Special relativity is a scientific theory describing how matter moves through time and space. When it was first published in 1905 by Albert Einstein, special relativity caused a revolution in the physics community, and made us look at the universe in a new light. Special relativity is one of the most well-confirmed physics theories of all time, and its predictions have been verified to more than twenty decimal places of accuracy.
The two basic postulates of special relativity are that the laws of physics are the same regardless of absolute velocity, and that the speed of light is constant for all observers. If you are in a closed box moving at constant velocity, special relativity predicts that no experiment you do inside the box can tell you how fast the box is moving. Likewise, the speed of light will remain the same for an observer inside the box, even if the box itself is moving at a large fraction of the speed of light.
Special relativity abandons the notions of “absolute space” and “absolute time” developed by Newton. Under special relativity, there is no such thing as a single universal time; rather, time is different for every observer. There is also no single universal measure of space; a single ruler can be longer or shorter depending on who measures it. Finally, special relativity unifies the concepts of space and time into a single four-dimensional structure called “spacetime.”
According to special relativity, if an object is moving at high speed relative to you, the object will appear to behave strangely. Its mass will increase, so that it becomes harder and harder to accelerate as it approaches the speed of light. It will appear to shrink in its direction of motion, becoming more and more distorted as it travels faster. The object's time will also become distorted; if there is a clock on the object, it will appear to tick more slowly. These effects happen to every object, but they only become noticeable once objects approach the speed of light.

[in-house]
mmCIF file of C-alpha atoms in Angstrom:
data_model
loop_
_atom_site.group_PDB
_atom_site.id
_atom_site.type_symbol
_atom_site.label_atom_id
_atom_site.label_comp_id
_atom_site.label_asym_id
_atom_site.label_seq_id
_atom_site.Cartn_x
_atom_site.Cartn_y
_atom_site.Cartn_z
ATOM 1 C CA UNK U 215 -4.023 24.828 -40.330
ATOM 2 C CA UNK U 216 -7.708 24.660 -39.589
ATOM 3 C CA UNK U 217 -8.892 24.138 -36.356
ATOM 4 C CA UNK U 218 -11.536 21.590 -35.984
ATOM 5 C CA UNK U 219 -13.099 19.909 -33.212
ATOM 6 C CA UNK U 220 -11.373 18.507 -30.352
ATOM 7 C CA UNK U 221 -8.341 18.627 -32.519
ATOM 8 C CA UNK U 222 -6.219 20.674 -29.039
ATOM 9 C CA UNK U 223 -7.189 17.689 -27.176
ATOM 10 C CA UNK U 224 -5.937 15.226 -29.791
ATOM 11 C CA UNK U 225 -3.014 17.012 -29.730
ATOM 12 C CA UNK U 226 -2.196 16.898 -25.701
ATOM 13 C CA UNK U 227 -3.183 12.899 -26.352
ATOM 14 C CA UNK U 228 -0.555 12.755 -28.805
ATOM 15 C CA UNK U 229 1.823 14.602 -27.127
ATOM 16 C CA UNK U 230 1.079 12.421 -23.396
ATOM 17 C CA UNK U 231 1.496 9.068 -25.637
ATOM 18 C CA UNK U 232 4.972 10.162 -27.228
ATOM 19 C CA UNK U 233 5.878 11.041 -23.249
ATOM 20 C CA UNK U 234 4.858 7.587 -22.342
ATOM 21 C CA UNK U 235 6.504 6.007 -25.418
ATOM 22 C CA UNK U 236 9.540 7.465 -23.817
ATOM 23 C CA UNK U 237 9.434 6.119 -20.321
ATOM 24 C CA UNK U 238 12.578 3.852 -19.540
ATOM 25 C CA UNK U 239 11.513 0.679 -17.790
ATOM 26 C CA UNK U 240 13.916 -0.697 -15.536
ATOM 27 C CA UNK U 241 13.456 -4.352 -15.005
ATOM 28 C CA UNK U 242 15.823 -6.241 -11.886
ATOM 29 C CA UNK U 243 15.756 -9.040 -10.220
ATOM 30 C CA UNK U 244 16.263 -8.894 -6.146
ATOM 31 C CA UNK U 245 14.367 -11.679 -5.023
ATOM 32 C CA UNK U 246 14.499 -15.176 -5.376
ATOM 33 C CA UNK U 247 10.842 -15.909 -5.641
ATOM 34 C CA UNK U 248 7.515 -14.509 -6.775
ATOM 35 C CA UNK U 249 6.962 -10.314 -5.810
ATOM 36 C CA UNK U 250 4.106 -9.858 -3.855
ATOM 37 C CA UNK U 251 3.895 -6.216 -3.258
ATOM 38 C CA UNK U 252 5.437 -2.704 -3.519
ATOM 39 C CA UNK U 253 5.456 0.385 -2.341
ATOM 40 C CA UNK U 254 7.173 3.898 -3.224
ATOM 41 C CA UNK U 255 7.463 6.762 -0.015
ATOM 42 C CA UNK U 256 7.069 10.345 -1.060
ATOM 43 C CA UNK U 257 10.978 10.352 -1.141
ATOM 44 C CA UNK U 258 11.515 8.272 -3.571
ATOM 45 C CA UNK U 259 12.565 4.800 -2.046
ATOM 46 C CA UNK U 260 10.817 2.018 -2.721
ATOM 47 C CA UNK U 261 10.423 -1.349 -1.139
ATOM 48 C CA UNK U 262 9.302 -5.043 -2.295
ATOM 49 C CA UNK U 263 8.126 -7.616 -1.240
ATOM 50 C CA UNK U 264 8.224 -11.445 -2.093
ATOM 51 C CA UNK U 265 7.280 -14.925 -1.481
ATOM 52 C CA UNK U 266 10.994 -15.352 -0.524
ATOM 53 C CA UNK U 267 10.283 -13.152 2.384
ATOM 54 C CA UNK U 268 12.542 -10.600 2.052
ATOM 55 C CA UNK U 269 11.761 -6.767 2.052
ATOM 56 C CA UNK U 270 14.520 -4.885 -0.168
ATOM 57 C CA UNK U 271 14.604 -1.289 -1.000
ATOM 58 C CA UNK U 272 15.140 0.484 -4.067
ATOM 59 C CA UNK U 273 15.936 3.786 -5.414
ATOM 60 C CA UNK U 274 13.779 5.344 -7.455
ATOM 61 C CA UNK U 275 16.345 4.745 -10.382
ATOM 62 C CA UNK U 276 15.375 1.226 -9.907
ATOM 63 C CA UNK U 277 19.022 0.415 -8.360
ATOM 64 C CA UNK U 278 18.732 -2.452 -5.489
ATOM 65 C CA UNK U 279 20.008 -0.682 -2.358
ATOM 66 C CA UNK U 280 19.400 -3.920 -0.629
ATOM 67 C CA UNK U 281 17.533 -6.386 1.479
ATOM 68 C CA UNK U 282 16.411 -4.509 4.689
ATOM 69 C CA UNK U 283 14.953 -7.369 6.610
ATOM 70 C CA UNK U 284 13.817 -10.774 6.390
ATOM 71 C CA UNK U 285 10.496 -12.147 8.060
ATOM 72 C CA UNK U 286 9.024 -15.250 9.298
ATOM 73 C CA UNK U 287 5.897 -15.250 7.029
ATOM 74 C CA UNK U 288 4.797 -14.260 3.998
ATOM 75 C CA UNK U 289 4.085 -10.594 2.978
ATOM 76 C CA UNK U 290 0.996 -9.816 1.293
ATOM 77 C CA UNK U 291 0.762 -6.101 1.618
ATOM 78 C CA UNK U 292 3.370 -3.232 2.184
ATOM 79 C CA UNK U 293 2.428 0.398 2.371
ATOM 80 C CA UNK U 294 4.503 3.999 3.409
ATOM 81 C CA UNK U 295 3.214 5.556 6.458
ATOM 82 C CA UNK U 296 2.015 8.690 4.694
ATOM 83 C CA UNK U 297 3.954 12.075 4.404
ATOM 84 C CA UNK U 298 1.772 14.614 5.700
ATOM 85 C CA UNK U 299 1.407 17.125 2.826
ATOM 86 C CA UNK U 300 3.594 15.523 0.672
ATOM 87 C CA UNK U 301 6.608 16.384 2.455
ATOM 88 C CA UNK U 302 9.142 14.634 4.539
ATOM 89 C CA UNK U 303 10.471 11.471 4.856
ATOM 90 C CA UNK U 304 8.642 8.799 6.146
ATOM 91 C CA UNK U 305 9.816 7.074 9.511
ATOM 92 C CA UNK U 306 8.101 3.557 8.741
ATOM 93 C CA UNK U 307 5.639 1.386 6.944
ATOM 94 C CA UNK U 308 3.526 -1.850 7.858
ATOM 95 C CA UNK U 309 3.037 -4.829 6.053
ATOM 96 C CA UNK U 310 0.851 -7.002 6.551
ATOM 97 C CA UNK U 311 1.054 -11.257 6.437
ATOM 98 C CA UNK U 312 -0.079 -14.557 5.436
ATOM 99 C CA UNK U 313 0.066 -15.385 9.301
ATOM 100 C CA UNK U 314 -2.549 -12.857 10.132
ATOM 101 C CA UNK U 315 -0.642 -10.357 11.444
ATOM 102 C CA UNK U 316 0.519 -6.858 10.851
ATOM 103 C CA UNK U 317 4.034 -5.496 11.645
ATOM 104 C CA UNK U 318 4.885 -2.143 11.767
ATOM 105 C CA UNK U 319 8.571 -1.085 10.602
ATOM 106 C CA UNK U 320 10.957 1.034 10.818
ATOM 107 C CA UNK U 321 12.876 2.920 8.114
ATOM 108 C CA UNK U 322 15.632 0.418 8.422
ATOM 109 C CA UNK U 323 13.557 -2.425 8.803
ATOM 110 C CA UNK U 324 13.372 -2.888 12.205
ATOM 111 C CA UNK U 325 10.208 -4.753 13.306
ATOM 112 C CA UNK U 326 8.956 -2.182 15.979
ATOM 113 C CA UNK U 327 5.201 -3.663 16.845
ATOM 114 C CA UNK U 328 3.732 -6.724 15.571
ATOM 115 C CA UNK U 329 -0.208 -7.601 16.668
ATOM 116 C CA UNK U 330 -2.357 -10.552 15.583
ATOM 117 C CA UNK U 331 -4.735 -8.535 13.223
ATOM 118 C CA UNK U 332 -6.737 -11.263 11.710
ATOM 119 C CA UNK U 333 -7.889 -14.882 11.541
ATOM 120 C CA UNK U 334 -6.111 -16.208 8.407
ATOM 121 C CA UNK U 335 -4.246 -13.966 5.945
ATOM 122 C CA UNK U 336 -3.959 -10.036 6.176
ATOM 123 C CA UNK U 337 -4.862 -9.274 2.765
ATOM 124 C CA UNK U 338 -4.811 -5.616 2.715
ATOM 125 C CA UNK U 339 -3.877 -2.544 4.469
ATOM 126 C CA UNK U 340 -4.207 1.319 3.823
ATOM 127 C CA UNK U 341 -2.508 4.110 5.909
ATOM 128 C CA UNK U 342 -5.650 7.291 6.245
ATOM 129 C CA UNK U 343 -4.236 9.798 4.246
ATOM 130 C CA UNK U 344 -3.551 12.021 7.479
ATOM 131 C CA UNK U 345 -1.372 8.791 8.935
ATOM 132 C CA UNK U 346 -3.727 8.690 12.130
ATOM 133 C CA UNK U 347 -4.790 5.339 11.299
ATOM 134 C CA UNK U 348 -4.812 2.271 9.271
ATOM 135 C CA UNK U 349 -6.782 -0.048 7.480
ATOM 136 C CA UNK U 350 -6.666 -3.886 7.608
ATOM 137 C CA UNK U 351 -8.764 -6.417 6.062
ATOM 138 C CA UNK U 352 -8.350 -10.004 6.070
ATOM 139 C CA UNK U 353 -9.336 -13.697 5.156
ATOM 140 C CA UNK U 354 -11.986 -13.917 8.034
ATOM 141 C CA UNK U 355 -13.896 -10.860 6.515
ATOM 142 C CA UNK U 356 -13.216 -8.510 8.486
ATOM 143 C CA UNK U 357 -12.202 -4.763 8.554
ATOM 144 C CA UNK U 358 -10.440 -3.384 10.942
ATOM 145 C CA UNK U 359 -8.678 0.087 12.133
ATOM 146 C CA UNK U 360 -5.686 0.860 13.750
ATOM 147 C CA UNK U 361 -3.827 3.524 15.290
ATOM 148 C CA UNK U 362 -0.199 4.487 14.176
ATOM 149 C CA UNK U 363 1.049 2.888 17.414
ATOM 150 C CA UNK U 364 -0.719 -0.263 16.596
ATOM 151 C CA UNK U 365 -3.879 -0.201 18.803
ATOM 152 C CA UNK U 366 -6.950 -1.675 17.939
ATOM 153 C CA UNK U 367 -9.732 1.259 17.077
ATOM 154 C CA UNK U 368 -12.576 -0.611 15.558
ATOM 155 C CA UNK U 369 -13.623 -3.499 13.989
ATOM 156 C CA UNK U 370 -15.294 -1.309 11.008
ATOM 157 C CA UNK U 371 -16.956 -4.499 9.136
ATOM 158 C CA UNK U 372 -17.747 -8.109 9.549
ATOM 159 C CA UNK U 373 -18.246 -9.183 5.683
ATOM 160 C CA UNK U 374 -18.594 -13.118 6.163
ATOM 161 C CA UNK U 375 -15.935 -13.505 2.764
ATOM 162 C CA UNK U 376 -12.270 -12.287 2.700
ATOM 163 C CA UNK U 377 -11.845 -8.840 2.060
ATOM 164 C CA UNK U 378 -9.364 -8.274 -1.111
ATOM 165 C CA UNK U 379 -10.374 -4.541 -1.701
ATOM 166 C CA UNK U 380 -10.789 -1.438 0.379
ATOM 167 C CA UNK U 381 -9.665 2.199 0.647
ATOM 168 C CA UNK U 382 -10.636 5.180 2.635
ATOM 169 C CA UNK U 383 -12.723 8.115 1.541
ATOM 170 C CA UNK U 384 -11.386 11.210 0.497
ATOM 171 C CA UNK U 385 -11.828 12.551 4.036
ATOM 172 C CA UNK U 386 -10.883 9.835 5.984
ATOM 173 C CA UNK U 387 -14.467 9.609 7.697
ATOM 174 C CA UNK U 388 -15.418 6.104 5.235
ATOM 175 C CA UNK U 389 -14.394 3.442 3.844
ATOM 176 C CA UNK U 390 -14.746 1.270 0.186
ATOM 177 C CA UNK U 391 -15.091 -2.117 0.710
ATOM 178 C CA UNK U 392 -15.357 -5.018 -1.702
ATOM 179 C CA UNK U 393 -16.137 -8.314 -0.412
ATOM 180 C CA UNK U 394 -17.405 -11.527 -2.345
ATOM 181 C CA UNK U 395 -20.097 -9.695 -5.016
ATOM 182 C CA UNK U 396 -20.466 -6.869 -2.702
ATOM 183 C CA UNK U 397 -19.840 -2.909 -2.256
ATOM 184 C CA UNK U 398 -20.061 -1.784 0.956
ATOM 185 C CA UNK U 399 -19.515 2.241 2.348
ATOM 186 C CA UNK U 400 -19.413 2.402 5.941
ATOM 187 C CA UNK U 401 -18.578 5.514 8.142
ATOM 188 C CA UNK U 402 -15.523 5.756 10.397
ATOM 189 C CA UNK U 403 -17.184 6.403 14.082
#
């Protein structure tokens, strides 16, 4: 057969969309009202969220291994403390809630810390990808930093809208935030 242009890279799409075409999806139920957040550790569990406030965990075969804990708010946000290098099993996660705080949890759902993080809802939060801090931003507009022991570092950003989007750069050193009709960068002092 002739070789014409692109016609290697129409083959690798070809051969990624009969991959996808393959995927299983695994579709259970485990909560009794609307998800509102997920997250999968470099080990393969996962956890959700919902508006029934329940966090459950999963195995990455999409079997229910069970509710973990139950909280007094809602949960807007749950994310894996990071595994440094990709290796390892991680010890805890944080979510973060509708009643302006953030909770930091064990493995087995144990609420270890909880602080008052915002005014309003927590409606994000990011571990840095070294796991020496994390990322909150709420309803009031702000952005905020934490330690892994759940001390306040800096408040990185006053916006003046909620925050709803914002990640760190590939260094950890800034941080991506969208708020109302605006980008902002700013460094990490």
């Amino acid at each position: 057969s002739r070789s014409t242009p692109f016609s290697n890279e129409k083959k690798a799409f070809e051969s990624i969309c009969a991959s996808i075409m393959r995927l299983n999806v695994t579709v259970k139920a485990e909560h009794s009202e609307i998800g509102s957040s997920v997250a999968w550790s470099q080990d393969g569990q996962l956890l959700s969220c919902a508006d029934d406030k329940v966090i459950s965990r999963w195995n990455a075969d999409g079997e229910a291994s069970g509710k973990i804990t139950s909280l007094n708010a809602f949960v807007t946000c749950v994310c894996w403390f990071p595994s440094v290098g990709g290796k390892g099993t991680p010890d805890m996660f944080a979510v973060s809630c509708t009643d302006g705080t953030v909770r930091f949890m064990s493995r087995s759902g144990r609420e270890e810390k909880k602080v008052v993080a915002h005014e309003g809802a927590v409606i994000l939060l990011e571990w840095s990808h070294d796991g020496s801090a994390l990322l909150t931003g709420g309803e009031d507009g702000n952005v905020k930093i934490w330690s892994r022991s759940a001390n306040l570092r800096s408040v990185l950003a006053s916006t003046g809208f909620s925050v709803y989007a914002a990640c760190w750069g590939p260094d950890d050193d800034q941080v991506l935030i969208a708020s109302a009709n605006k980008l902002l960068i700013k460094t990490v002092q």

Special relativity prohibits any object from traveling faster than the speed of light. If an object appears to go faster than lightspeed for one observer, it must be possible to find an observer who sees the object traveling backward in time. As an object's velocity approaches that of light, its mass and kinetic energy go to infinity. Even information may not travel faster than light, as this would allow messages to be sent backward in time as well.
anon990091 Post 6 |
It's much easier to understand Special Relativity if you just figure it out for yourself. |
anon334863 Post 5 |
Everyone assumes nothing travels faster than the speed of light. If something did, do you think you'd be able to see it? My point is that just because Einstein's theory suggests faster than light speed is impossible doesn't mean it is impossible. If Einstein were a young man today, picking up where his old self left off, he'd be the first one to give the light speed limit its proper context. |
anon331081 Post 4 |
Can you visualize going faster than the speed of light without violating Einstein's theory? It's not difficult if you understand the nature of e-m energy, mass physics, and normal space. Special Relativity is only a limit if you allow it to be. Open your mind! |
anon152304 Post 3 |
Can effect give rise to its cause? If not, then all else must follow as a matter of consequence. |
anon128530 Post 2 |
Einstein is 100 percent correct. There is no speed faster than light, if so then theoretically time travel would be possible (if you go fast enough, you would be going backward). We can reach close to the speed of light but we will never get there. |
anon127076 Post 1 |
I think that Einstein's Special Relativity must correct the light velocity which is constant. Because if space and time change, then Light velocity also changes. We must find that the light velocity: c=300,000km/s is different from the light velocity: c'=300,000 km'/s'. (of which km, km' are denoted by space and s, s' are denoted by time) --Le |